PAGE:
Poems and Essays

by Joseph Howe




Mantled in snow, my native land,
    I hail thee from the sea;
Cheerless to others looks the strand,
    But oh! how dear to me.

My fellow-voyagers gaze and shrink,
    As blows the breeze from shore,
With raptured pulse the air I drink—
    The Northern breeze once more. [Page 80]

They, thinking of their Southern homes,
    And of the trellised vine;
Wonder from icy shores there comes
    Excited thought like mine.

As landmarks, they, thy headlands view,
    Right glad to pass them by;
To me they’re pictures, stern, but true,
    That charm and cheer the eye.

They cannot see the scenes beyond,
    Of happy household mirth,
The skaters on the glittering pond,
    The children round the hearth.

They cannot hear the merry cheer
    Of coasters on the steep;
They do not know how soundly here,
    The free and happy sleep.

They cannot hear the peasant’s axe
    Sharp ringing through the groves,
Nor see the blazing fire he piles
    To gladden those he loves.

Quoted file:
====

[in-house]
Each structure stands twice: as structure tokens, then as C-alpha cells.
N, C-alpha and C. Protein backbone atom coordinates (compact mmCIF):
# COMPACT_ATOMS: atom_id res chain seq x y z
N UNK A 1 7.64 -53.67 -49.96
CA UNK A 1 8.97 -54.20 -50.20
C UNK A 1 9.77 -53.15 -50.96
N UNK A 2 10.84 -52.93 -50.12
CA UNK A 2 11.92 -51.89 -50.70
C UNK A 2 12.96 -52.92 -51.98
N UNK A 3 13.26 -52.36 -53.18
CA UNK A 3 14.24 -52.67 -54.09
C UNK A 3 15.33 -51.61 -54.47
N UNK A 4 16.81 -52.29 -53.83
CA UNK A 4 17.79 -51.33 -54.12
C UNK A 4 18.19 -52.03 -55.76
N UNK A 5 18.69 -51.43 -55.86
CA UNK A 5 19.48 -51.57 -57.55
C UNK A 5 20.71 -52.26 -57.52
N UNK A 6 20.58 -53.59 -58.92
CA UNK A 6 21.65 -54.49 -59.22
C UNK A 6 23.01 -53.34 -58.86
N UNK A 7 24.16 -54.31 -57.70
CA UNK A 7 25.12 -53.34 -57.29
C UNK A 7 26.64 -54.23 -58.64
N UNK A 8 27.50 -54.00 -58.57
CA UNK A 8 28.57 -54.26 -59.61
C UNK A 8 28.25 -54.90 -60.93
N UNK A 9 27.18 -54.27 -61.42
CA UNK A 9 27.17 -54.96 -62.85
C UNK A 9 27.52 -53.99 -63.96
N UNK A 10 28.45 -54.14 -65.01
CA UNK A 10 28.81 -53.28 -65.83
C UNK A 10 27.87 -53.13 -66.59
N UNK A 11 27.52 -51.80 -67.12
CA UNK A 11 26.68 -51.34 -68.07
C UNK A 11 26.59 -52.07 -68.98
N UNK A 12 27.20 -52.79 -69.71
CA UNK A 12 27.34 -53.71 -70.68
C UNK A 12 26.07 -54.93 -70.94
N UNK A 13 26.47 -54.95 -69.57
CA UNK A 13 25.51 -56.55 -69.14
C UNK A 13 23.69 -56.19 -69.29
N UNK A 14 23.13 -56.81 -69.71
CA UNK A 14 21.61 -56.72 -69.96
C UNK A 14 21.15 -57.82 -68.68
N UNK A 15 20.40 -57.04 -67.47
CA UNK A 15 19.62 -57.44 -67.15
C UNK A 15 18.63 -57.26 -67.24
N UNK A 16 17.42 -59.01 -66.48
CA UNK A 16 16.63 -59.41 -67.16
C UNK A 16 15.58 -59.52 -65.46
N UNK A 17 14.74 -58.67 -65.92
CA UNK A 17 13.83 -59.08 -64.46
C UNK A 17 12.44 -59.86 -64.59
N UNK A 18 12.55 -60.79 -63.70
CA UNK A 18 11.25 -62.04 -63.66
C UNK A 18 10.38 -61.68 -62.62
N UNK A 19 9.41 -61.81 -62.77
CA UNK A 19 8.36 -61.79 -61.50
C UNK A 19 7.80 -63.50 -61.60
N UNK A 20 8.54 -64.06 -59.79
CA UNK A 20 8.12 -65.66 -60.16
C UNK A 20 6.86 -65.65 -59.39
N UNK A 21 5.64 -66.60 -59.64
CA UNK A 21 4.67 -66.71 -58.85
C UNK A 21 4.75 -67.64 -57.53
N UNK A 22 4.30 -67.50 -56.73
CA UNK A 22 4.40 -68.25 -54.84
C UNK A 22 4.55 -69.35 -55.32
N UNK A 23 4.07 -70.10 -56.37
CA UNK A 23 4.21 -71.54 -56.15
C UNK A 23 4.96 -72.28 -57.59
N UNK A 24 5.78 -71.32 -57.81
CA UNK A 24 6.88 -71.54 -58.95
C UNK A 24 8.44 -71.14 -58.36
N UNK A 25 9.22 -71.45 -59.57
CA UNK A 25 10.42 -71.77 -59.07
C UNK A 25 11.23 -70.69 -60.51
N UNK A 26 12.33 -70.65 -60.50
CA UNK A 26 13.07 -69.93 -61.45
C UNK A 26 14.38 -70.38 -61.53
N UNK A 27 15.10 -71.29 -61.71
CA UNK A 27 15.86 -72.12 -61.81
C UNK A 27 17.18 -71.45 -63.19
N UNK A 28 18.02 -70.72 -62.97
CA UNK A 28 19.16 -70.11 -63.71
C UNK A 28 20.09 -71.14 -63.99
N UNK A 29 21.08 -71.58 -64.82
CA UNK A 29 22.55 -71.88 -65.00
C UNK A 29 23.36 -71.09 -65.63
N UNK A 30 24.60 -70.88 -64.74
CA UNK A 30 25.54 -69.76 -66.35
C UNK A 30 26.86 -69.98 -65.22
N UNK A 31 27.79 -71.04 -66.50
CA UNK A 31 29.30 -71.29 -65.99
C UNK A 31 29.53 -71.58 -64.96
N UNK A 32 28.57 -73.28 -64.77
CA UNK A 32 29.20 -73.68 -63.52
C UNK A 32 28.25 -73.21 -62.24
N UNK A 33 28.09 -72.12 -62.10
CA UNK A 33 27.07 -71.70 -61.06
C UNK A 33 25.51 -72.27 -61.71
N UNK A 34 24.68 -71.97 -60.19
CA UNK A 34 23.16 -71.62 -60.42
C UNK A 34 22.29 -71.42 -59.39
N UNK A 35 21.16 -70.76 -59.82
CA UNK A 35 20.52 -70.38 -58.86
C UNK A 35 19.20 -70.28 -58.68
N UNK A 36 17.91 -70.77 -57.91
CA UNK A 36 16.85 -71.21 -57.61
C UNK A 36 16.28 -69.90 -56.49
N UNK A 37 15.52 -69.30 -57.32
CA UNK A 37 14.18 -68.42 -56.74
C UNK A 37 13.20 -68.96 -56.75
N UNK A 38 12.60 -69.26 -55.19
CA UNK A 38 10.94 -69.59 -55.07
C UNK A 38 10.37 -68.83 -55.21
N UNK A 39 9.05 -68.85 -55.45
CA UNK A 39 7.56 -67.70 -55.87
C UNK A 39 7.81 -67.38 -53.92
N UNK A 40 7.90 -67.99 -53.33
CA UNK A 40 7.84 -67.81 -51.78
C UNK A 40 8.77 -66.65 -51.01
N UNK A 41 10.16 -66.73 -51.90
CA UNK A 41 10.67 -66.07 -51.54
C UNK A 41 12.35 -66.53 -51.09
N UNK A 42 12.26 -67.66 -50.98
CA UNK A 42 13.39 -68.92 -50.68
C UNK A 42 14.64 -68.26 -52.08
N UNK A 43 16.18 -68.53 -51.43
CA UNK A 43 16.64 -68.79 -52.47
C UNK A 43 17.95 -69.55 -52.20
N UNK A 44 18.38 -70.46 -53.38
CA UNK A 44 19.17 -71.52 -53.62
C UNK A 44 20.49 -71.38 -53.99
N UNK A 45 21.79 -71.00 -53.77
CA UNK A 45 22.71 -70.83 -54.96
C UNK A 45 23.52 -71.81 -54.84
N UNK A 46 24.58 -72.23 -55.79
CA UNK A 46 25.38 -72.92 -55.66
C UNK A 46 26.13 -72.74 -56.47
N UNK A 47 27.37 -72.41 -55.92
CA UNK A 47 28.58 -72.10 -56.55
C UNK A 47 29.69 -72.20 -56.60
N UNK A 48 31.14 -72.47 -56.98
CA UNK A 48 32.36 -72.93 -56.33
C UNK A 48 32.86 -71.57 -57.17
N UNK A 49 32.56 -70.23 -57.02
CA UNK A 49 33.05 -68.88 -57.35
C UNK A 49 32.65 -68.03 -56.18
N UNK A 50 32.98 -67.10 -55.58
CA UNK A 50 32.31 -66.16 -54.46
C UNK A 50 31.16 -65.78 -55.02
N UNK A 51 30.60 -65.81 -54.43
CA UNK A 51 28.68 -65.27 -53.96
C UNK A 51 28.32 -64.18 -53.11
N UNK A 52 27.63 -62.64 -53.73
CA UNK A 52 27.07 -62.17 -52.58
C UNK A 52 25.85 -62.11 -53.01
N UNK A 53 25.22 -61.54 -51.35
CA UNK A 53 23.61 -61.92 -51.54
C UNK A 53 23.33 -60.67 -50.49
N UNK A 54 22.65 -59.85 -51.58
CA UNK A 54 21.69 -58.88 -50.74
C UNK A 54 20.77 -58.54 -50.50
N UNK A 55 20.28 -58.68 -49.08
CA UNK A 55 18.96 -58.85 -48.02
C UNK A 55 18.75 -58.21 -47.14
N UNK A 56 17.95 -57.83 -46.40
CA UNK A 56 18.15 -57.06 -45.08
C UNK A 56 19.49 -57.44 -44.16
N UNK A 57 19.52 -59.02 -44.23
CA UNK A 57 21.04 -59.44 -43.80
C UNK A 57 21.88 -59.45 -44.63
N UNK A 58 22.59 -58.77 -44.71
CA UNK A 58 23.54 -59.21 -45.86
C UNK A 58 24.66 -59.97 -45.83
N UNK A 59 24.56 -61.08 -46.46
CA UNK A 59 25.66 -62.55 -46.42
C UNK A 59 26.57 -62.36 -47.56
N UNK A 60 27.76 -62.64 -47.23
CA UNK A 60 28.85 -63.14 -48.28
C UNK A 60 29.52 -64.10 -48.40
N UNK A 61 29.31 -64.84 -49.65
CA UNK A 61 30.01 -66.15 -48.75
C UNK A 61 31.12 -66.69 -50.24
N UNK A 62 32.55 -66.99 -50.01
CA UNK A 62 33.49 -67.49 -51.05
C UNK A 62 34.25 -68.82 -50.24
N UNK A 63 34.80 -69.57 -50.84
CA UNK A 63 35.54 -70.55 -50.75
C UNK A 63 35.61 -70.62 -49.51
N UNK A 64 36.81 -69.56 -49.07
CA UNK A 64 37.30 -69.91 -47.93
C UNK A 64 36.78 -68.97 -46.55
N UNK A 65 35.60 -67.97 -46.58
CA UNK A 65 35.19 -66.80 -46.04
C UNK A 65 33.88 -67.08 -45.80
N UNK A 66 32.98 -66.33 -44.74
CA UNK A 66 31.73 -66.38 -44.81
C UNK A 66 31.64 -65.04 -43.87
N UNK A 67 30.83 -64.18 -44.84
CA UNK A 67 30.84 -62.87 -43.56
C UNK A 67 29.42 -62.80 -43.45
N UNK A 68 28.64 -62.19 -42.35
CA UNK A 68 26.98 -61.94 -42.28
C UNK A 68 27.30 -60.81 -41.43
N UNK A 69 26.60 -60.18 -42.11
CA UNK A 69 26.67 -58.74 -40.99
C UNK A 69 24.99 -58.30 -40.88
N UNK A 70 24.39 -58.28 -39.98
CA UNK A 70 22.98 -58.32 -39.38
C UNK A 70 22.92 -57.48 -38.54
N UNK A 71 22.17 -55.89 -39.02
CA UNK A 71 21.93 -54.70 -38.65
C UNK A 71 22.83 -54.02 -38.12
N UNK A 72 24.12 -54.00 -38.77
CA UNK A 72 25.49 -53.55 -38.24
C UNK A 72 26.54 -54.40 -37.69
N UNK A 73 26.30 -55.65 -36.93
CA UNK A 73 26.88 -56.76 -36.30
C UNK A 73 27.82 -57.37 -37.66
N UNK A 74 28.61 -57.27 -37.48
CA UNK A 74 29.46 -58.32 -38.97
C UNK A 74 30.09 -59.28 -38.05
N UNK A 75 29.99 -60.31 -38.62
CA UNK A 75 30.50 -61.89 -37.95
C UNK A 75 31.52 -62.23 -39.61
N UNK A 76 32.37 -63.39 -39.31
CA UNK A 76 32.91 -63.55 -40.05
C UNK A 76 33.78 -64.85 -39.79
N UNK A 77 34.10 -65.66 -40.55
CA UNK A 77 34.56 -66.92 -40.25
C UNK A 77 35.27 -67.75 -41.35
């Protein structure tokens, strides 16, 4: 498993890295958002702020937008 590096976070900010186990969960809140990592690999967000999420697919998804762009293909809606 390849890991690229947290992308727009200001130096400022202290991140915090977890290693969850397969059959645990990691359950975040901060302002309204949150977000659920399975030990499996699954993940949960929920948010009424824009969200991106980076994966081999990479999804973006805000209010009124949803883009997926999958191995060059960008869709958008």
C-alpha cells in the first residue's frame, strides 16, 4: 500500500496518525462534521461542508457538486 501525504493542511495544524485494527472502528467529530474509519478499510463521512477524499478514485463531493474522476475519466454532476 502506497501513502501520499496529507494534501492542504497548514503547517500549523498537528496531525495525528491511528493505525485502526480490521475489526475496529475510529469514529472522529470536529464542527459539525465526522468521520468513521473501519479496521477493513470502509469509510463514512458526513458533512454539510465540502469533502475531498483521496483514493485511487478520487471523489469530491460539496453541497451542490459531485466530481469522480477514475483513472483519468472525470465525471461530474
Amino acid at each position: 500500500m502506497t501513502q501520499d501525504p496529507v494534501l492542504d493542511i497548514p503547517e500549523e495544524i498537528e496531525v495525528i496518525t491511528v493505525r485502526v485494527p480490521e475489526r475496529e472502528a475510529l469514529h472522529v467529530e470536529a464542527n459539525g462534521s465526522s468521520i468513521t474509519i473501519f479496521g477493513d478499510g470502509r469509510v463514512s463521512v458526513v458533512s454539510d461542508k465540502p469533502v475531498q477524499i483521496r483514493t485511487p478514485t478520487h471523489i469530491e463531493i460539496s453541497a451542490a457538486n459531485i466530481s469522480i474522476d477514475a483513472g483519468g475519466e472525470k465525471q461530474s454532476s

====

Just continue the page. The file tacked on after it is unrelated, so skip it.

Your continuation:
The sleighs go through the crowded street,
    Like swallows on the wing;
Beneath the furs warm fingers meet,
    Hark! how the sleigh-bells ring. [Page 81]

There’s not a sound that cleaves the air
    But music has for me;
Nightly the warm hearts beating there,
    Have blest me on the sea.

The stately piles of old renown
    With reverent thought I’ve trod,
Where noble hearts have laid them down
    With History and with God.

The crowded mart, the busy throng,
    The gay and brilliant halls;
The tramp of steeds, the voice of song,
    The many-pictured walls,

Are all behind; but, all before,
    My native land I view;
A blessing on her sea-girt shore,
    Where toil the good and true.
January 25, 1862. [Page 82]